Family: Son not letting shark bite sideline him

Roger and Lou Ann Hutto answer questions from Panama City Beach and Nashville, Tenn., media during a 5 a.m. news conference at Bay Medical Center on Thursday.

TRACY WILCOX/The Gainesville Sun
Published: Friday, July 1, 2005 at 6:01 a.m.
Last Modified: Thursday, June 30, 2005 at 11:35 p.m.
PANAMA CITY - The 16-year-old Tennessee boy who lost his leg in a shark attack on Monday already is planning his return to the high school sports scene, his parents said Thursday morning.
Roger and Lou Ann Hutto said their son, Craig, a high school athlete, has asked them if he could have the kind of leg prosthesis he saw in a running magazine recently.
"He knows he probably won't play basketball or baseball this season, but next season he will be a senior," Lou Ann Hutto said. "I think he sees a future."
Craig remained Thursday at the Bay County Medical Center and was in stable condition, hospital officials said.
It was there where the Huttos faced the cameras for five consecutive television interviews at a 5 a.m. press conference. It was the first time since Monday's shark attack that they had spoken to the media.
The family from Lebanon, Tenn., was vacationing at Cape San Blas in the Big Bend area of the Panhandle. Craig and his brother, Brian, were fishing in waist-deep water on what Roger Hutto described as "a perfect morning" when a shark ripped off part of Craig's right leg, which had to be amputated. Brian fought off the shark, preventing worse injuries.
"Something bumped him and he immediately kind of backpedaled," Brian said Thursday on ABC's "Good Morning America." Then he saw the fin and quickly realized it was a shark.
"I grabbed hold and started going back to shore," Brian said. "I remember at one point grabbing Craig's arm and I remember hitting (the shark) at least once."
Onshore, a team of nearby beachcombers rushed to address Craig's injuries and the family credits them with saving his life.
"You would never expect that the people who were there would be three nurses, a doctor and an EMT (emergency medical technician) person. All right there within an area of 50 feet. So if it hadn't been for those people. I don't think we would be standing here today," Roger Hutto told a Nashville television crew.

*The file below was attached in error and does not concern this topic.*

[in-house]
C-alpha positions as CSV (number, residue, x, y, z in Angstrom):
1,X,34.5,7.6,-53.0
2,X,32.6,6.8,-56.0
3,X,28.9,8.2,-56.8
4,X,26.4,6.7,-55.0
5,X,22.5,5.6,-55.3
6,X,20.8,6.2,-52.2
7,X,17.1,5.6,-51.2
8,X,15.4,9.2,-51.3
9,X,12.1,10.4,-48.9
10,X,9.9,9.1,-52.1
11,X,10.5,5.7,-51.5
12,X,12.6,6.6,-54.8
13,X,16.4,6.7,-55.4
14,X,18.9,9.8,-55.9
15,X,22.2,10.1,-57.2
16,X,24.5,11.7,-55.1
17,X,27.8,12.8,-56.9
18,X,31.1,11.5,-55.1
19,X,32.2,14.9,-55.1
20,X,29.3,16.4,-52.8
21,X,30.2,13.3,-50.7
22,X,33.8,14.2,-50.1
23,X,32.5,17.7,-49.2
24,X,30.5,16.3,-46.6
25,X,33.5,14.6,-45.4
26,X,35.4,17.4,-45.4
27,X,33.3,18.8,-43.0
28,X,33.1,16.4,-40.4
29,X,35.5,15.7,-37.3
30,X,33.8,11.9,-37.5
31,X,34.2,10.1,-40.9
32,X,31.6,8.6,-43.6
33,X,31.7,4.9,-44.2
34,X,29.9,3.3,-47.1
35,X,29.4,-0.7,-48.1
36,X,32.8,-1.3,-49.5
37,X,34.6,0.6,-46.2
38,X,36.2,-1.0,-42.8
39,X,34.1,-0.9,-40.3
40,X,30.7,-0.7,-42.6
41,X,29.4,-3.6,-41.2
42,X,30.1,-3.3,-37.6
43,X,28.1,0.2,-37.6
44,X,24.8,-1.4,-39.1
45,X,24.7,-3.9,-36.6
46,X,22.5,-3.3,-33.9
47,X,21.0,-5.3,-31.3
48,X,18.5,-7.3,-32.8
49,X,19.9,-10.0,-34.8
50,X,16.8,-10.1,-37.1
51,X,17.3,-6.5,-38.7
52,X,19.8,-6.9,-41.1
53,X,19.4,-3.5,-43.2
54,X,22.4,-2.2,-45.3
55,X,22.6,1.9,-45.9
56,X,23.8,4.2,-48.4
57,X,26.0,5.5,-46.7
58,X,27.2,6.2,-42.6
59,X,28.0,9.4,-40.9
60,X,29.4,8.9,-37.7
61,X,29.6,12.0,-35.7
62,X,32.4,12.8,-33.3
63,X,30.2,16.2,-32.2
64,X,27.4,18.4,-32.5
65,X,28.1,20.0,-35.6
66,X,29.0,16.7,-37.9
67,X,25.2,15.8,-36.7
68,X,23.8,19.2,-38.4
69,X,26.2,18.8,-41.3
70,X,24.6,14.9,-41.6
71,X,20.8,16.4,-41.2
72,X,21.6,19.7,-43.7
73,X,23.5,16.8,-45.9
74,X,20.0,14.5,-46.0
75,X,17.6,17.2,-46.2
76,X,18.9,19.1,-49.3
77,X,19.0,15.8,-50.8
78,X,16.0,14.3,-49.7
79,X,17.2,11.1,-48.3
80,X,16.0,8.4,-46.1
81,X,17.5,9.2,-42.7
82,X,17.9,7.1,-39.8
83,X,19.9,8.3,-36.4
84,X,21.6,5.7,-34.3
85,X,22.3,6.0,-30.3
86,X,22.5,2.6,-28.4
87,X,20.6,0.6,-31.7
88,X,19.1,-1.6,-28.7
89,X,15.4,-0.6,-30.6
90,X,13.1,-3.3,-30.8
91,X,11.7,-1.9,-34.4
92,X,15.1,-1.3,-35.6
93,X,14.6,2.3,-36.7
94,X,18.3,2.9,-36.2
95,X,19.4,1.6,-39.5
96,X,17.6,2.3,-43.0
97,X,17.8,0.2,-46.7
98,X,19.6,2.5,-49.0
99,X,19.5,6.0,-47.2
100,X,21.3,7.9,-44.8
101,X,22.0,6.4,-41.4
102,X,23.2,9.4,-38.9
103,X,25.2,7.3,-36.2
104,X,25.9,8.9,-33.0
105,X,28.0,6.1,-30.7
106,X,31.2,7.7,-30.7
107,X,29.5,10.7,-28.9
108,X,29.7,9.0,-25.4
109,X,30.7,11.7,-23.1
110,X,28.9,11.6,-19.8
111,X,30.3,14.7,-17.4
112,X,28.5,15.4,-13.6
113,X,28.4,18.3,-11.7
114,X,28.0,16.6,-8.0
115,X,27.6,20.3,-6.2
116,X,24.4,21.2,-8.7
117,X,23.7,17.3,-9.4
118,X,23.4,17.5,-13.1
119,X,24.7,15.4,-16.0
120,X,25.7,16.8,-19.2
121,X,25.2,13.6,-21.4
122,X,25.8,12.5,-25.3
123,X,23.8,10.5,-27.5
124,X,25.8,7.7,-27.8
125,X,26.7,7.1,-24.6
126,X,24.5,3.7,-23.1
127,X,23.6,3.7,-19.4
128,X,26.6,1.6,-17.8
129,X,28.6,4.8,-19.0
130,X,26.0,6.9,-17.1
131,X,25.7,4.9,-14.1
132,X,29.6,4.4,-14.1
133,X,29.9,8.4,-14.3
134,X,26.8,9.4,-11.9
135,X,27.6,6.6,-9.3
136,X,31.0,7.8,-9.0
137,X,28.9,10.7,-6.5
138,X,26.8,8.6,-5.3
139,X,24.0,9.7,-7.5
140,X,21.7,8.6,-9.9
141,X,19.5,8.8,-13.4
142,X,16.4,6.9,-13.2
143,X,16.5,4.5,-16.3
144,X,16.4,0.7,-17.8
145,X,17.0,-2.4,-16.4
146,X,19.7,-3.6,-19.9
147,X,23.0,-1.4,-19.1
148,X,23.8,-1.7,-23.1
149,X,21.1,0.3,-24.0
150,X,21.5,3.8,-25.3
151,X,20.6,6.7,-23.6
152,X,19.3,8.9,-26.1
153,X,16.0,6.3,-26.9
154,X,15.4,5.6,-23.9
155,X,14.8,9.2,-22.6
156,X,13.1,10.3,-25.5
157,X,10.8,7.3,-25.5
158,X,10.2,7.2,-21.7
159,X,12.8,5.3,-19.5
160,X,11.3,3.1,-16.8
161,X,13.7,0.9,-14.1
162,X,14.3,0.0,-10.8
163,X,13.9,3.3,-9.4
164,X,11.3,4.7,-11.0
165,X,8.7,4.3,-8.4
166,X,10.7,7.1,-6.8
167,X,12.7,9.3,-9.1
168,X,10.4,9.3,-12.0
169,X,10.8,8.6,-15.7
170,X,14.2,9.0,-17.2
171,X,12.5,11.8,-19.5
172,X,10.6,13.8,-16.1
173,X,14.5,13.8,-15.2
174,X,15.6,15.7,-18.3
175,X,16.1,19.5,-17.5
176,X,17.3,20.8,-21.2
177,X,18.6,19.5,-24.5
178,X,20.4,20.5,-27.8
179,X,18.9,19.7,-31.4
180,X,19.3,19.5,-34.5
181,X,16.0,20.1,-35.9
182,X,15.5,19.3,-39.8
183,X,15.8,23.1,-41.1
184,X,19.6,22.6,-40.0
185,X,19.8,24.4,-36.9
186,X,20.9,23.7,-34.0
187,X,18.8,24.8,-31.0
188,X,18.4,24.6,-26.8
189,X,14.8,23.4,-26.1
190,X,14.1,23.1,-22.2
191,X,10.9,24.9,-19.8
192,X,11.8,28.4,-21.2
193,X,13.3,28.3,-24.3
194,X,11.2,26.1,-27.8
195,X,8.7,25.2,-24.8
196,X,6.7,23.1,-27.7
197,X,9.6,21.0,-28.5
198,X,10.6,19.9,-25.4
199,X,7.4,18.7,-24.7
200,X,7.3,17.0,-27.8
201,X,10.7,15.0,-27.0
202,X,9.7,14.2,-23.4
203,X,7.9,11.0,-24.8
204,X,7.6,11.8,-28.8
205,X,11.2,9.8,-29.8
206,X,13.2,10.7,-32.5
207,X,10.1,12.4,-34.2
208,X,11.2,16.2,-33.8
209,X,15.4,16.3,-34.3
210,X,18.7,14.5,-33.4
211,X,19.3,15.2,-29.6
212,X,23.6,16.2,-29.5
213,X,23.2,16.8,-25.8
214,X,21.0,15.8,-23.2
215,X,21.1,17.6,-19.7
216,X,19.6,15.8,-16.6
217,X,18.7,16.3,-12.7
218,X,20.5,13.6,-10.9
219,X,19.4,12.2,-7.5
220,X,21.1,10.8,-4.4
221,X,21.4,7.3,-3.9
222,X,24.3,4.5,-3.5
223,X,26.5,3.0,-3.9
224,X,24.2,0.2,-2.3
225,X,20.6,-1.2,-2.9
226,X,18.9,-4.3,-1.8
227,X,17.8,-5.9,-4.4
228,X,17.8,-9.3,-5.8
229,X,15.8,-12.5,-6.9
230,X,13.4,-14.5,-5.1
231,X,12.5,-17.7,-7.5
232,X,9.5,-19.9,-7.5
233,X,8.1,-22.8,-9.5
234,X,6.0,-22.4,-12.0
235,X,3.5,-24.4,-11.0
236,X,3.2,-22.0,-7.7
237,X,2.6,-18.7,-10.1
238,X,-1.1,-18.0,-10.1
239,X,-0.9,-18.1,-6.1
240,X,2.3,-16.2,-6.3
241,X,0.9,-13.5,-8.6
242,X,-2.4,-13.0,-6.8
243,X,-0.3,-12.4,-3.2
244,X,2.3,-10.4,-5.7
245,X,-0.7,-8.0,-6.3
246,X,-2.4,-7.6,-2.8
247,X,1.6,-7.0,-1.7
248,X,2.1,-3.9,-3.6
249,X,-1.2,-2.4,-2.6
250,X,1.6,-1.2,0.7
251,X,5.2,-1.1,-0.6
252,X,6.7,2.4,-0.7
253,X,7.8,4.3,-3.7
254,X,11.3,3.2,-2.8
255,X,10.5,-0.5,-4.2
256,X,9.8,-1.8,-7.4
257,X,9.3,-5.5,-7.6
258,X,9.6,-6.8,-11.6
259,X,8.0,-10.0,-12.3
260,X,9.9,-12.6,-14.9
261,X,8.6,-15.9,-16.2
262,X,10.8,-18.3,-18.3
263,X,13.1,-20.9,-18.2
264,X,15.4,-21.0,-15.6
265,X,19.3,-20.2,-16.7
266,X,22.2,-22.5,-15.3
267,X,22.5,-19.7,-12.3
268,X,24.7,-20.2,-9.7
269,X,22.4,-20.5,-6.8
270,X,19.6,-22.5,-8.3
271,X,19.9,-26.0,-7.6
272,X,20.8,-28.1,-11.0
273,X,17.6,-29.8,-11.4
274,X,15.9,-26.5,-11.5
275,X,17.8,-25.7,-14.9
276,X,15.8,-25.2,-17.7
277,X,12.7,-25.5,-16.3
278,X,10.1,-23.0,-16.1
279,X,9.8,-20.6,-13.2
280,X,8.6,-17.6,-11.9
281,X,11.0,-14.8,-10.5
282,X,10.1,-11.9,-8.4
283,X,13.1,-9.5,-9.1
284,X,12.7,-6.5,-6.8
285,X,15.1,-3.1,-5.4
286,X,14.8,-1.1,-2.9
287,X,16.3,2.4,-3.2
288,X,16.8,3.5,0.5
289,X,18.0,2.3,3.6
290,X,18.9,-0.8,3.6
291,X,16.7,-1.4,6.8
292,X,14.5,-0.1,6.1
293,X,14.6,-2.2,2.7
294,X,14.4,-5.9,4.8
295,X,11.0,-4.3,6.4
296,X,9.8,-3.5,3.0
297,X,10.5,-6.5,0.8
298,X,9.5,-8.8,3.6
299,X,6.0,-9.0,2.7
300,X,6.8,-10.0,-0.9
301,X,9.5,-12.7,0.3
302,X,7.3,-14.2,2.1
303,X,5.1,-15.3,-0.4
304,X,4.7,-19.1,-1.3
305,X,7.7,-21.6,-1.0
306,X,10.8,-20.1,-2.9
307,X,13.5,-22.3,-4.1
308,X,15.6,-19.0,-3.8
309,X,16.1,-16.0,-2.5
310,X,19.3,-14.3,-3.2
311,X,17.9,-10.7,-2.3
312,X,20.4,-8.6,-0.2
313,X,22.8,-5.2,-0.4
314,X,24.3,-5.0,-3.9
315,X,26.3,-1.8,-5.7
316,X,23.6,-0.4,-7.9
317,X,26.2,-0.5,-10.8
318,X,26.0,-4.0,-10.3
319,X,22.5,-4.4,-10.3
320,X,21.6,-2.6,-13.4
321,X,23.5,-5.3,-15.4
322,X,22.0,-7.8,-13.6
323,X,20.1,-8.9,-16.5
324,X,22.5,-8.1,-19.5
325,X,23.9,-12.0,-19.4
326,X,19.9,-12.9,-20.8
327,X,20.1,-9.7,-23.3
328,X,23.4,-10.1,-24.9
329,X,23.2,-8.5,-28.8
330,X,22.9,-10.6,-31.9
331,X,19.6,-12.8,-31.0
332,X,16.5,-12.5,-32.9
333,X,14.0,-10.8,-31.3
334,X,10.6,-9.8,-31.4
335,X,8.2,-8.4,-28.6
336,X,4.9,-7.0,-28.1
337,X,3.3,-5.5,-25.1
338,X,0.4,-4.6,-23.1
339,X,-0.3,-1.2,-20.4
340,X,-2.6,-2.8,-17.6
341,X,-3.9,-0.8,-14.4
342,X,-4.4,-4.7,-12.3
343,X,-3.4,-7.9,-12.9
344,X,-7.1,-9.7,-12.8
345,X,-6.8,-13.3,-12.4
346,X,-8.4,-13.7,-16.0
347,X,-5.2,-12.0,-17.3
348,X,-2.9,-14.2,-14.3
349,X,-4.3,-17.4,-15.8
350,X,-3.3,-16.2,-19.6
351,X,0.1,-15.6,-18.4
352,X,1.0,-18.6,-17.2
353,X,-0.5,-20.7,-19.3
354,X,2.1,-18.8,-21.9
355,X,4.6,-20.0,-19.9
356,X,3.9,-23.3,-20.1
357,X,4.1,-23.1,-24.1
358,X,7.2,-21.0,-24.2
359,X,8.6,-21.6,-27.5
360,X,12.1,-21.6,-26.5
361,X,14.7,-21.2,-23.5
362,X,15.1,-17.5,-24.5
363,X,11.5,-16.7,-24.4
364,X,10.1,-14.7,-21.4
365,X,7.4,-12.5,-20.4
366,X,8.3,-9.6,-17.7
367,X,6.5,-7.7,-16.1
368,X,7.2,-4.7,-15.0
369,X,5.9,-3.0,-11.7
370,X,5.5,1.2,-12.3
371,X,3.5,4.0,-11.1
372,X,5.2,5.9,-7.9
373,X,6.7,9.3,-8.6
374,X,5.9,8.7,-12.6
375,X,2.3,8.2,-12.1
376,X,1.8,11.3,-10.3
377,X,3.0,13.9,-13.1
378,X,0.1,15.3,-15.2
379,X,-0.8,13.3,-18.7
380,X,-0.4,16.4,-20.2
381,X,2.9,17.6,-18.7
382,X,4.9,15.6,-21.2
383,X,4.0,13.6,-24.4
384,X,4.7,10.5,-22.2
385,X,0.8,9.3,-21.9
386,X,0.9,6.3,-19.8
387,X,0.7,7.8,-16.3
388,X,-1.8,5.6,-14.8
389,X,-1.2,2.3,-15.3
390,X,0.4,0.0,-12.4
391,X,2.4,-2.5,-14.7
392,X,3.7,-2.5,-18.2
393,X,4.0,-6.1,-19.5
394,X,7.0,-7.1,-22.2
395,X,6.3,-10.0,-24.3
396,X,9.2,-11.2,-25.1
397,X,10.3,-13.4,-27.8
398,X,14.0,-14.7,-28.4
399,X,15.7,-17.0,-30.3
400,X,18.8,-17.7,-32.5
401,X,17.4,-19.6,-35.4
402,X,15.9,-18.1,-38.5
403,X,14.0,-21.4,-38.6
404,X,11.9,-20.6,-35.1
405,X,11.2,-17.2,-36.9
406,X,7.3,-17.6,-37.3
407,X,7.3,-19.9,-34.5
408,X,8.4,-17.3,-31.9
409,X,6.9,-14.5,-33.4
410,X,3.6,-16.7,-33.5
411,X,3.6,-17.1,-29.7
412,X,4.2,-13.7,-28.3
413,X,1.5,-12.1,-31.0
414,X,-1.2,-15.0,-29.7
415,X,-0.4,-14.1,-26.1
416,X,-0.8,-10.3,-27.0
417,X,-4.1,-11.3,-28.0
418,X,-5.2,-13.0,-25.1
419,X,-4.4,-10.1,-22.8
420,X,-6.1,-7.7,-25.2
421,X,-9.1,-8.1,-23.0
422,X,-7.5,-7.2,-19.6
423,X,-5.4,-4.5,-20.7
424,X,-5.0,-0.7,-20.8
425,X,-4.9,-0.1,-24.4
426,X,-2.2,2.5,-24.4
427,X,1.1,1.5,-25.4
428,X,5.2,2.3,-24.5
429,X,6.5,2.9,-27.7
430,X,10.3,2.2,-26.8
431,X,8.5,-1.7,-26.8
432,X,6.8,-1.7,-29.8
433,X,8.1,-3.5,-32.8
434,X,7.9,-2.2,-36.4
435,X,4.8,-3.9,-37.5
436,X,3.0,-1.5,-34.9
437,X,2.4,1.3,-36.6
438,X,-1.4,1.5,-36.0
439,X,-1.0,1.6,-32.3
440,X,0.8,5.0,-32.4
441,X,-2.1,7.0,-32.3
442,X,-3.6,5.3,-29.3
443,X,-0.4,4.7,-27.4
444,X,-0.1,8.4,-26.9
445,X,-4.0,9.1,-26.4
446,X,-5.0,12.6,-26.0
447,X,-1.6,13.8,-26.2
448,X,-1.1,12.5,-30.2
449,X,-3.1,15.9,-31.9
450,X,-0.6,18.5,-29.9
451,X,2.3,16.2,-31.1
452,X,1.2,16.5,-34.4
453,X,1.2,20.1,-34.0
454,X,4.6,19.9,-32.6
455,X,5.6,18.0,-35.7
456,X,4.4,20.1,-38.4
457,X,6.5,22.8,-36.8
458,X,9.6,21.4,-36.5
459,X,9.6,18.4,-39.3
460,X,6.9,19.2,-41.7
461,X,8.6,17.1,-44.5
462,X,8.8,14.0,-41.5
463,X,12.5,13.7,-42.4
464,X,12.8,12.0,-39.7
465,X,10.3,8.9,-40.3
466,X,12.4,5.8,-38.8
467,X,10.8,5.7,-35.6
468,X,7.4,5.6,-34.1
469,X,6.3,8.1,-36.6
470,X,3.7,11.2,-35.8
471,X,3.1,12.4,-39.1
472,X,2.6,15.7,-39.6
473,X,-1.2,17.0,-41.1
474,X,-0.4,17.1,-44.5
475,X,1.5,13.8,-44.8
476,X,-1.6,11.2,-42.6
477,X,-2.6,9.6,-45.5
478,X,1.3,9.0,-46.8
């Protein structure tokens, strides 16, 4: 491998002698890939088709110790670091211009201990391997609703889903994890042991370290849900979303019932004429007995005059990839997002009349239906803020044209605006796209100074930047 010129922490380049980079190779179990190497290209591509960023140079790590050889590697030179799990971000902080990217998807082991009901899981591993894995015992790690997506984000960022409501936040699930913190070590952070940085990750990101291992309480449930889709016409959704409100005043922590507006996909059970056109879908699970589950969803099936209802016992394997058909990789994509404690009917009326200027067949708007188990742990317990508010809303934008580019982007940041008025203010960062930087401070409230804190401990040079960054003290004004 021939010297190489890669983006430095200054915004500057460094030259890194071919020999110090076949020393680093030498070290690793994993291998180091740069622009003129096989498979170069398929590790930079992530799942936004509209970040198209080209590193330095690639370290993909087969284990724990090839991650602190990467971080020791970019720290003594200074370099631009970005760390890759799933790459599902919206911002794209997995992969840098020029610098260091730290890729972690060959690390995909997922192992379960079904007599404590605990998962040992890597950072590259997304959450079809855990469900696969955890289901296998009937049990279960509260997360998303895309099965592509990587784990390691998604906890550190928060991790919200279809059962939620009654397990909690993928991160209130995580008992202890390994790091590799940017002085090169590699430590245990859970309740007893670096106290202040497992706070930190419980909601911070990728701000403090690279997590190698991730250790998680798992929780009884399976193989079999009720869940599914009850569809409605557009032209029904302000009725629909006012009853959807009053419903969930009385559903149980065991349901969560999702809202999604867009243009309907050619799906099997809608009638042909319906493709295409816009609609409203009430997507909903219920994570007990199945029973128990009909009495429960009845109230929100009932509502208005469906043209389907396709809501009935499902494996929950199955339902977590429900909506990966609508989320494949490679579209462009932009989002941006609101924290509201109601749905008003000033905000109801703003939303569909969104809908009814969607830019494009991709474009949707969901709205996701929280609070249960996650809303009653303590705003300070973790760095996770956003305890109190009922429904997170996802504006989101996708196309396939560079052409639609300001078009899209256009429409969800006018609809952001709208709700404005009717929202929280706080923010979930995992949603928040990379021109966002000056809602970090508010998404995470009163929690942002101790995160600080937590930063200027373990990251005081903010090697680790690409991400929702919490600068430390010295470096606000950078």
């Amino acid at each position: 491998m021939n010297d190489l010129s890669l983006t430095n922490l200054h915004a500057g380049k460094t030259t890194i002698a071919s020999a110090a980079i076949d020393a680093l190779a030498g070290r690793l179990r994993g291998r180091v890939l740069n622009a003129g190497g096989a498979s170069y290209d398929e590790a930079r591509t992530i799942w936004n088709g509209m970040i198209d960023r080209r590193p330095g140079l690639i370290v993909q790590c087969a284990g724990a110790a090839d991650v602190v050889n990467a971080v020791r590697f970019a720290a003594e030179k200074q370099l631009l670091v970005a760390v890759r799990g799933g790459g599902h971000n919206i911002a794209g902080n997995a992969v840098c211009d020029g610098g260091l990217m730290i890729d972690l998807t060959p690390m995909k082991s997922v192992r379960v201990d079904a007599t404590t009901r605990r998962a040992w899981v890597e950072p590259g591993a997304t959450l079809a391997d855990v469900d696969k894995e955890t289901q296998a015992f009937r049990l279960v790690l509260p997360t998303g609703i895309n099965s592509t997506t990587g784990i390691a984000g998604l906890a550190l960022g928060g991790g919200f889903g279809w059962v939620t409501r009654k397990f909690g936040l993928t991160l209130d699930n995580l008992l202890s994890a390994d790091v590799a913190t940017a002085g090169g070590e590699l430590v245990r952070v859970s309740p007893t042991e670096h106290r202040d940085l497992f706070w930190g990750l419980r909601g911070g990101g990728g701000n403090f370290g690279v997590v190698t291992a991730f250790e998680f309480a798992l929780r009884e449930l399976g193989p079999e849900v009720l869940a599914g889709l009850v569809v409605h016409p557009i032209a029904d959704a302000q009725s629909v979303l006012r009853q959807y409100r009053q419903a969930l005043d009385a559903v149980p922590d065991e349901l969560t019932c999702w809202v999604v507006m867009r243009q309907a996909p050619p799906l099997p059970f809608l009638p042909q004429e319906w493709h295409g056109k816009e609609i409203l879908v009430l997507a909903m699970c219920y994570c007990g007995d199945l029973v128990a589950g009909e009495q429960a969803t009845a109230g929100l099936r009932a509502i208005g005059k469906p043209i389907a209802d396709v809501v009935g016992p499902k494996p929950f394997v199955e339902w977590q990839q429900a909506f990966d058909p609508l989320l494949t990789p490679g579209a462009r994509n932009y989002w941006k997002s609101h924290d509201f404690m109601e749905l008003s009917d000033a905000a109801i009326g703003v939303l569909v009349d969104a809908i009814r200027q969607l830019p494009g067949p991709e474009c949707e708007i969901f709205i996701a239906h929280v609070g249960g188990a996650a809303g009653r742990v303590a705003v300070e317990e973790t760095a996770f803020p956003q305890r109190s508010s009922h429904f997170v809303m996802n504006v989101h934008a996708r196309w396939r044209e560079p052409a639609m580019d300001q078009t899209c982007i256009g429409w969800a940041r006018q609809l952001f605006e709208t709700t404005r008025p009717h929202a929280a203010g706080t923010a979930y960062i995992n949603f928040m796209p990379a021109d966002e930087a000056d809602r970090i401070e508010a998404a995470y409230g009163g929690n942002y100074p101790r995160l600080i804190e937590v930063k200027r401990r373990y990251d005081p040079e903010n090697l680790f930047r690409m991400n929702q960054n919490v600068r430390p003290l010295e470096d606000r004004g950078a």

Lou Ann Hutto said Craig replays the incident over and over in his head. A psychiatrist chatted with Craig on Wednesday, she said.
"He wants to talk about it," she told CNN's Soledad O'Brien.
In fact, she said he's been talking non-stop since Tuesday when the ventilator was removed.
"We're just grateful he's here to talk about it," Lou Ann Hutto said.
Tears welled in her eyes occasionally when talking about the day she described as a "nightmare."
She held a tissue tightly in her left hand.
Between interviews, hospital chaplain Jack Hankins encouraged the Huttos from the shadows just out of view from the cameras.
"Those earlier things went very (well)," said Hankins as he gestured a thumb's up to the couple.
The Huttos said they had heard about the shark attack that killed a 14-year-old girl near Destin during their trip to Florida. But they said they didn't consider themselves in danger considering the attack had occurred 90 miles or so away.
A beach vacation is not likely in the family's future. Craig told them he doesn't want to go to the beach.
"Well, your dad loves to go out West. We'll go out West to go horseback riding," Lou Ann Hutto said she told her son.
She said Craig quipped back jokingly: "Momma, I'll probably get kicked in the head."
Janine Young Sikes can be reached at (352) 337-0327 or The Associated Press contributed to this report.

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